Chapter 2- Brazil and the Middle East, this part of the book offers a historical background of the reasons that prevented diplomatic relations between Brazil and the Middle East countries, such as the case of Lamia Marouf and the idea of the reminiscence of unipolarity in the international world order. Indeed, President Lula was the first Brazilian leader to visit the region after Dom Pedro II, which illustrated how relapse were the relations. However, Amorim explains that in 2003, when President Lula started his mandate there were two determinants that would change such prospect: the President will and interest in foreign policy, consequently, enabling the mechanisms to put Brazil as a key actor to change global governance; combined with the ongoing idea at the time, of diversification
RASILIANA– Journal for Brazilian Studies. Vol. 6, n.1 (December, 2017). ISSN 2245-4373. 306 of partners, leading to the thought that international affairs could rely beyond the offers and opportunities of United States, Europe and Latin America. Therefore, the relations Brazil and Middle East are marked at the first moment by economic and commercial interests, but as suggested by Amorim here, it is important to read in between the lines.
The great strategy behind the commercial and economic ties among those actors, was of course related to some economic advantages, however, beyond that fact Brazil was interested in the shift of global governance, on the reform of international institutions- such as the ones responsible for trade and finance as well as those responsible for peacebuilding and international security. Therefore, the consolidation of new markets would contribute to the solidification of multipolarity in the international arena, resulting on international peacekeeping. Therefore, Brazil’s relations with the Middle East at this point are a milestone that represent Brazil’s efforts and ability to build alliances to be a key player on major international agenda issues, from trade and commerce to peacebuilding.
This chapter counts with comprehensively details about the trips Amorim made to the Middle East in order to strengthen the diplomatic relations with the region. It is also divided by sections, organised by country visits, and within each section, since this was a very decisive period within Middle Eastern politics- the Iraq war- not only his professional analysis on the region’s conflict, but a narrative that tells the reader the history from an accurate point of view. Amorim describes the internal conflicts of the time, and briefly goes through descriptions of the consequences of the war. Consequently, this chapter is not only fundamental for those interested in the diplomatic ties Brazil-Middle East. But might be useful for those who are interested in studying Brazil’s humanitarian aid, which is now and then mentioned by Amorim’s comments of astonishment with the human rights violations in the region, as well as the revelation of Lula’s personal interest for those causes, which put Brazil in the map of countries which enabled humanitarian relief.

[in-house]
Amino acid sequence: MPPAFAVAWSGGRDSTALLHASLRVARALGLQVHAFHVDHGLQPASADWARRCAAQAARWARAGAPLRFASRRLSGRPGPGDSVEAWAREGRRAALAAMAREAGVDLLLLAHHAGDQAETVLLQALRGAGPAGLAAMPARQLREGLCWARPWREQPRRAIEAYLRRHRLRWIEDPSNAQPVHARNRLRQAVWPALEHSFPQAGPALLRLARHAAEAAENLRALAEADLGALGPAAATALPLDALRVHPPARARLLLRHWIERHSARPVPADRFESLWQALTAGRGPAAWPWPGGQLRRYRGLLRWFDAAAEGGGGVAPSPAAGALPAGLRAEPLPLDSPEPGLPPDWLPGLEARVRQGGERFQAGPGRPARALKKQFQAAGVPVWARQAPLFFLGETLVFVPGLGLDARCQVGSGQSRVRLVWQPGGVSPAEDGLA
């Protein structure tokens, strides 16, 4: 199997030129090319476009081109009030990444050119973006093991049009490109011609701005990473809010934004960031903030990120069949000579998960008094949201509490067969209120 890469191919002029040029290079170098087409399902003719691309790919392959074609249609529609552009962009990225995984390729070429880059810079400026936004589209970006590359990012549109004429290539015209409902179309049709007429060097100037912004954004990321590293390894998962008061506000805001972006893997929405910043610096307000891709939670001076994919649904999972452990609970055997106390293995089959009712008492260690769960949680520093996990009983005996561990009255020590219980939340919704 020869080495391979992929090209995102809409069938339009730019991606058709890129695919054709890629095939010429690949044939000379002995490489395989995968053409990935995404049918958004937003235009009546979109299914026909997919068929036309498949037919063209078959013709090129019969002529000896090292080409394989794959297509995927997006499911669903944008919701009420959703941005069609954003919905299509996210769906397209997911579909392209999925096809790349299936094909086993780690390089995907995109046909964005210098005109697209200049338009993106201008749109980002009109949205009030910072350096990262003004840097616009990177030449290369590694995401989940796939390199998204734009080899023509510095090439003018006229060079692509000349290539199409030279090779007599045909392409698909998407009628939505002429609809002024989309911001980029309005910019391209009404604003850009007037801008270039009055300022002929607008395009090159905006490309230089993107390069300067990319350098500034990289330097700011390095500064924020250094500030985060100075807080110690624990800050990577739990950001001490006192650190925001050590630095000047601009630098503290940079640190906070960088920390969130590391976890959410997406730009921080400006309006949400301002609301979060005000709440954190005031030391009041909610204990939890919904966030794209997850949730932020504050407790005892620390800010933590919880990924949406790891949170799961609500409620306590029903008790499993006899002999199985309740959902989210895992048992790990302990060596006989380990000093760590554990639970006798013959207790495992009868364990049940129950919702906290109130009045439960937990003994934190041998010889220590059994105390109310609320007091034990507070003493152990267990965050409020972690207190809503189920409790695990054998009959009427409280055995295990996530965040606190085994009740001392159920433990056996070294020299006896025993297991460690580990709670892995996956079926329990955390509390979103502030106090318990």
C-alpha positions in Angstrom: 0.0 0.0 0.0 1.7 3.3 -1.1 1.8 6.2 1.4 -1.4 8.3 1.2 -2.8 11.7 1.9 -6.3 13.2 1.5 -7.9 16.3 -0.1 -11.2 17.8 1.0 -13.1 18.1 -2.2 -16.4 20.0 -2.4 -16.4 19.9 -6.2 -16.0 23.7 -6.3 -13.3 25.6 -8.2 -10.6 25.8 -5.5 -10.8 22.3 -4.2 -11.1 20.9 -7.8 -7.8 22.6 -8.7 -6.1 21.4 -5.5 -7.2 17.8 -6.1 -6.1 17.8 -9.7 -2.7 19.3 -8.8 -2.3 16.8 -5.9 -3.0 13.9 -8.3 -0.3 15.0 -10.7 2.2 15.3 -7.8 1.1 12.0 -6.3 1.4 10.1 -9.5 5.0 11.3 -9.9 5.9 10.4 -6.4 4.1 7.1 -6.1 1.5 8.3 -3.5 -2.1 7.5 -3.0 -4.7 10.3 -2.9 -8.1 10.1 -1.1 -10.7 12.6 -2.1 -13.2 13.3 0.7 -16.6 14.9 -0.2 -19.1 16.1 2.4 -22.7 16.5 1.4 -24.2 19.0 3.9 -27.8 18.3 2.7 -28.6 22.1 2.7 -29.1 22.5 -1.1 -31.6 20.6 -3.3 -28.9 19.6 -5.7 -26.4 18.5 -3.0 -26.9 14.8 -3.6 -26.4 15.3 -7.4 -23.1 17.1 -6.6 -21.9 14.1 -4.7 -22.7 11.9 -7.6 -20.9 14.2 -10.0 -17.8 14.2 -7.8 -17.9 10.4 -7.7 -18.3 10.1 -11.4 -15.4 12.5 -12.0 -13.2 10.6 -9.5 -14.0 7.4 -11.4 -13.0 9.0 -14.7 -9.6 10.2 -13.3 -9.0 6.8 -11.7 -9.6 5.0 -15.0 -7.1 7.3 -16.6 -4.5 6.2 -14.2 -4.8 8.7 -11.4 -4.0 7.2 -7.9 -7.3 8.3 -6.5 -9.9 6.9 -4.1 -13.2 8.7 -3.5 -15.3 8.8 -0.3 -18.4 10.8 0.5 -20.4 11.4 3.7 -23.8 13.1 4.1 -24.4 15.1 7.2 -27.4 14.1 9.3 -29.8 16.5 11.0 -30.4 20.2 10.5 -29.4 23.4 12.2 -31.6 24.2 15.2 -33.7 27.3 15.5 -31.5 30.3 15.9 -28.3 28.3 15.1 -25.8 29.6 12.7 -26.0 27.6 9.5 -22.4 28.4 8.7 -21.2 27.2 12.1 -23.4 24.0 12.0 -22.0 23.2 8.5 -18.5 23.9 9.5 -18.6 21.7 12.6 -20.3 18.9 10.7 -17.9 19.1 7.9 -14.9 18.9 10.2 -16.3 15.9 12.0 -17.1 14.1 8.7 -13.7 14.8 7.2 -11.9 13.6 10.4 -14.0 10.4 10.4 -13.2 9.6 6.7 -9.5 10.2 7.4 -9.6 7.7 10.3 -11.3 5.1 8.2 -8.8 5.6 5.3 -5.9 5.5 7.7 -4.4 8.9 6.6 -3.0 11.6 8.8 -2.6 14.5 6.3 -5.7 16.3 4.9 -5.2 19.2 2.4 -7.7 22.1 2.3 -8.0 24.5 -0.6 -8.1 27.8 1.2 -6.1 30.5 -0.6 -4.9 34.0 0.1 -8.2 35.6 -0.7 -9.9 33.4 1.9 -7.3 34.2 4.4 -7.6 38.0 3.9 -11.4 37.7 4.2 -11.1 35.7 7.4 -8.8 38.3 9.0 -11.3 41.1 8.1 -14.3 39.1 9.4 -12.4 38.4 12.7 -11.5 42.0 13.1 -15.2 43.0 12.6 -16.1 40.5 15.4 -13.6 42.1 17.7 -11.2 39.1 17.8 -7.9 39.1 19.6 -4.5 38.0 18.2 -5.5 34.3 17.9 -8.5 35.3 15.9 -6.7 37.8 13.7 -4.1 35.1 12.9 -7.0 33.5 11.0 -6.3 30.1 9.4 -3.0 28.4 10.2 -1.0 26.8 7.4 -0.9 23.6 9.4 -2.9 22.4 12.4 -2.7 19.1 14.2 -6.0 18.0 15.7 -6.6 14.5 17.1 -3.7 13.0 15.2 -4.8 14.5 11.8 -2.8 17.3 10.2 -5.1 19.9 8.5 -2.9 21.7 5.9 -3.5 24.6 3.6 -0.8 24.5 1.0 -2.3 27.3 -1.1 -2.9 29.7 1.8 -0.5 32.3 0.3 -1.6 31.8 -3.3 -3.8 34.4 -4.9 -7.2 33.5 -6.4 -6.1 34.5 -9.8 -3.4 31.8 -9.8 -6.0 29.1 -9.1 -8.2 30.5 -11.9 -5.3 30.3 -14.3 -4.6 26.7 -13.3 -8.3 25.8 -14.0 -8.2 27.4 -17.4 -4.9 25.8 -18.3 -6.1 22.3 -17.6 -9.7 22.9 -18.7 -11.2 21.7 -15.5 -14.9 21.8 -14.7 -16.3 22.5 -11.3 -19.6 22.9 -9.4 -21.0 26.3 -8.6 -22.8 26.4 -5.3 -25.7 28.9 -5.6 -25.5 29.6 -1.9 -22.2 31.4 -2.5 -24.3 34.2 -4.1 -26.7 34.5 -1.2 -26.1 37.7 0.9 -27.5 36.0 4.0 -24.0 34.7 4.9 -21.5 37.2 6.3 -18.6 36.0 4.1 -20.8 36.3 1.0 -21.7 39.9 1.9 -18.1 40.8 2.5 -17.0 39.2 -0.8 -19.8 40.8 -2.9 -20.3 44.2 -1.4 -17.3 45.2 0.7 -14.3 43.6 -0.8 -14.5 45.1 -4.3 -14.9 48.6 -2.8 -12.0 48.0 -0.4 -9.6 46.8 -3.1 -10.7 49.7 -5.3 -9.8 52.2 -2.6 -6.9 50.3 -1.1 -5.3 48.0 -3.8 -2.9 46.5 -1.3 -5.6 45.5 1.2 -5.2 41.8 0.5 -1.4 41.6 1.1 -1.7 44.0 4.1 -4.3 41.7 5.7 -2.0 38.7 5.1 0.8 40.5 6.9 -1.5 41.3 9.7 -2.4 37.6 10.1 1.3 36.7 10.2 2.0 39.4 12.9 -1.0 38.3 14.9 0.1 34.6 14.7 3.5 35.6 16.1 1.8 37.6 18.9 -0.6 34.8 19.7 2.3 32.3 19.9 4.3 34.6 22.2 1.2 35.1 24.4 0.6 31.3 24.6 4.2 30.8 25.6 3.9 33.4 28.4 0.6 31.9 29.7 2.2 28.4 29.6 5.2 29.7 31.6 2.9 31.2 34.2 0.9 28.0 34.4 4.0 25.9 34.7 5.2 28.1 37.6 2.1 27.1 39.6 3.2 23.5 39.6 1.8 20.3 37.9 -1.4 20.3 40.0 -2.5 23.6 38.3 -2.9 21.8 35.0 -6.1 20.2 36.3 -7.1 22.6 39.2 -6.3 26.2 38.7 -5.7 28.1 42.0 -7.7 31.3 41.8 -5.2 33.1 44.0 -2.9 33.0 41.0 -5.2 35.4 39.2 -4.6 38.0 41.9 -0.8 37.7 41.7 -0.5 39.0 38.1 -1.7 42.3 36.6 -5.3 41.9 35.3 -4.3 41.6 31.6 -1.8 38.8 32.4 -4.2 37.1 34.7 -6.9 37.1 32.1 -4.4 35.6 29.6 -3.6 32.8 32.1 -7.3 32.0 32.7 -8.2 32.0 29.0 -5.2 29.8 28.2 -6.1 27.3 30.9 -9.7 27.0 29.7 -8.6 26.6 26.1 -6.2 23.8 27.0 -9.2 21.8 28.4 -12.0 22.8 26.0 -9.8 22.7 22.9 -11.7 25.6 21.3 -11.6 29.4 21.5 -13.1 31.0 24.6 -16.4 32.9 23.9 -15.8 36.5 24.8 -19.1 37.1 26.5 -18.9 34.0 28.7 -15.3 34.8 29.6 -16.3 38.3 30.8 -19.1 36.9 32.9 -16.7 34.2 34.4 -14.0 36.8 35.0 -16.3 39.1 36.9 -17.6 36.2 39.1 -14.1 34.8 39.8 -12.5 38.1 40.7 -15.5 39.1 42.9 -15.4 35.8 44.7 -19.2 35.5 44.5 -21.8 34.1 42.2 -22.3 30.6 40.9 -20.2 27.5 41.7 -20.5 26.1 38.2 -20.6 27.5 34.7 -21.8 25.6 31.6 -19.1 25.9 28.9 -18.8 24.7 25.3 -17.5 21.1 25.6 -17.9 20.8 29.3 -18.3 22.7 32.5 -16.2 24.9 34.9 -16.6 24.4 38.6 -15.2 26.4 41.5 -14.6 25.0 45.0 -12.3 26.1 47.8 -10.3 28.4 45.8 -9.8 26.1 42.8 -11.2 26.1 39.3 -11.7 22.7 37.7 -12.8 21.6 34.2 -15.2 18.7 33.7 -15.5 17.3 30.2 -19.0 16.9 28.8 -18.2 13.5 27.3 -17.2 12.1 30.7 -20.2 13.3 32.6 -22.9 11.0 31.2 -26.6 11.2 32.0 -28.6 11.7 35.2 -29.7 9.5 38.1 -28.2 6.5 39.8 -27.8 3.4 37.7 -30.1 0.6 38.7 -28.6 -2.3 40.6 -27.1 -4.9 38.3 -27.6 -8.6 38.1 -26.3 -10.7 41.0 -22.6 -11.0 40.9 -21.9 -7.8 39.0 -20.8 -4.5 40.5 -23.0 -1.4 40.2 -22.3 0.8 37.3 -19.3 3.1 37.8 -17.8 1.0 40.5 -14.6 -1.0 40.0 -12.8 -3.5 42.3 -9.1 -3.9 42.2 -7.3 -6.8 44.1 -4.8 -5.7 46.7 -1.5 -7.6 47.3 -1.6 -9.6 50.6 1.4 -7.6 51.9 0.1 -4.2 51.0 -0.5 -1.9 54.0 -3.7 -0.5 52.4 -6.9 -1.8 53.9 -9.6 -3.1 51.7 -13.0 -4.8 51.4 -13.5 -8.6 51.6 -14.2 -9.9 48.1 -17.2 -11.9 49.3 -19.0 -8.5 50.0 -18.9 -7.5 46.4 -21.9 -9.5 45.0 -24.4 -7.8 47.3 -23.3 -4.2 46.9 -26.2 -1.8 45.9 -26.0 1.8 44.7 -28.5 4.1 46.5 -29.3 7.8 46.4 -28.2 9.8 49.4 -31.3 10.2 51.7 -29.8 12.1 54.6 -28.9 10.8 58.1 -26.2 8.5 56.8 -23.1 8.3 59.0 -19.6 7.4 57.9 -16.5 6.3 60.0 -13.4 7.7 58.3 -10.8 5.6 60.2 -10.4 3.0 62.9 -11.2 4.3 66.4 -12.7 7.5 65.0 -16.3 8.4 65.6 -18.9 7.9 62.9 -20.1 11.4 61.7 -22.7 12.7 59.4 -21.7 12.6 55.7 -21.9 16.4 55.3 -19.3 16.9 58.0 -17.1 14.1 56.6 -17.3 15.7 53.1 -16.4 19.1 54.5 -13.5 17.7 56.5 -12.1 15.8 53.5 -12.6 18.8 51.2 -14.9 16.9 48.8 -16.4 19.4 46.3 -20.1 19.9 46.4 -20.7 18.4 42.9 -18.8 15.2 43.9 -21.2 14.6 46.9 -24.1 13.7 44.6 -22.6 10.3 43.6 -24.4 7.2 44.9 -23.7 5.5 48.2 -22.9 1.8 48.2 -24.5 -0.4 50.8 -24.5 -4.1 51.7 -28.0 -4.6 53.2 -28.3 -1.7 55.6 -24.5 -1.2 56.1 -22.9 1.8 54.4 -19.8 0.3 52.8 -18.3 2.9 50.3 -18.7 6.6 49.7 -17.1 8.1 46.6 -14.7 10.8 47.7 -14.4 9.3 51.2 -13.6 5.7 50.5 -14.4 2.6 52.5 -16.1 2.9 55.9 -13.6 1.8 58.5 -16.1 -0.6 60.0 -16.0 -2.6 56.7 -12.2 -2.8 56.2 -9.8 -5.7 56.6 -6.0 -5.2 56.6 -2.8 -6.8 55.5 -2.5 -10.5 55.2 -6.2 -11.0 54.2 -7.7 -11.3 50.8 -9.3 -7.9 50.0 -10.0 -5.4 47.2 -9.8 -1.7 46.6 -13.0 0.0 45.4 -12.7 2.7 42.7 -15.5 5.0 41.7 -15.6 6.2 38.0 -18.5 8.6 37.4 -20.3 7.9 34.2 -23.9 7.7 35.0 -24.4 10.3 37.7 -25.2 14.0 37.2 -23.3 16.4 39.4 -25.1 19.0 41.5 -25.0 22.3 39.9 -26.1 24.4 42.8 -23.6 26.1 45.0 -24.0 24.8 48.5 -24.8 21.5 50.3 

Chapter 3, Doha and the Crucial Years, consists of the step by step of the preparation for the Doha Round. Rather than going through the details of the Doha Round in this review, which are carefully detailed by Amorim in this chapter, it is better to point out which components of this part are worthy looking at, and what might offer a different approach to the literature in the field. Throughout the book, Amorim now and then highlights the effort Brazil has be designating for multilateralism and the union among developing countries to change global governance. Here in this chapter, all the explanations regarding the aforementioned are exposed with real contextualization. Doha Round, according to him, was “a reflex of multilateralism in a formal way” (p.265). Other than the consolidation of
RASILIANA– Journal for Brazilian Studies. Vol. 6, n.1 (December, 2017). ISSN 2245-4373. 307 multilateralism, being Brazil a central player in this context, given the diplomatic ability the country had to bring almost all international actors to the negotiation table, was Brazil’s own interests regarding trade.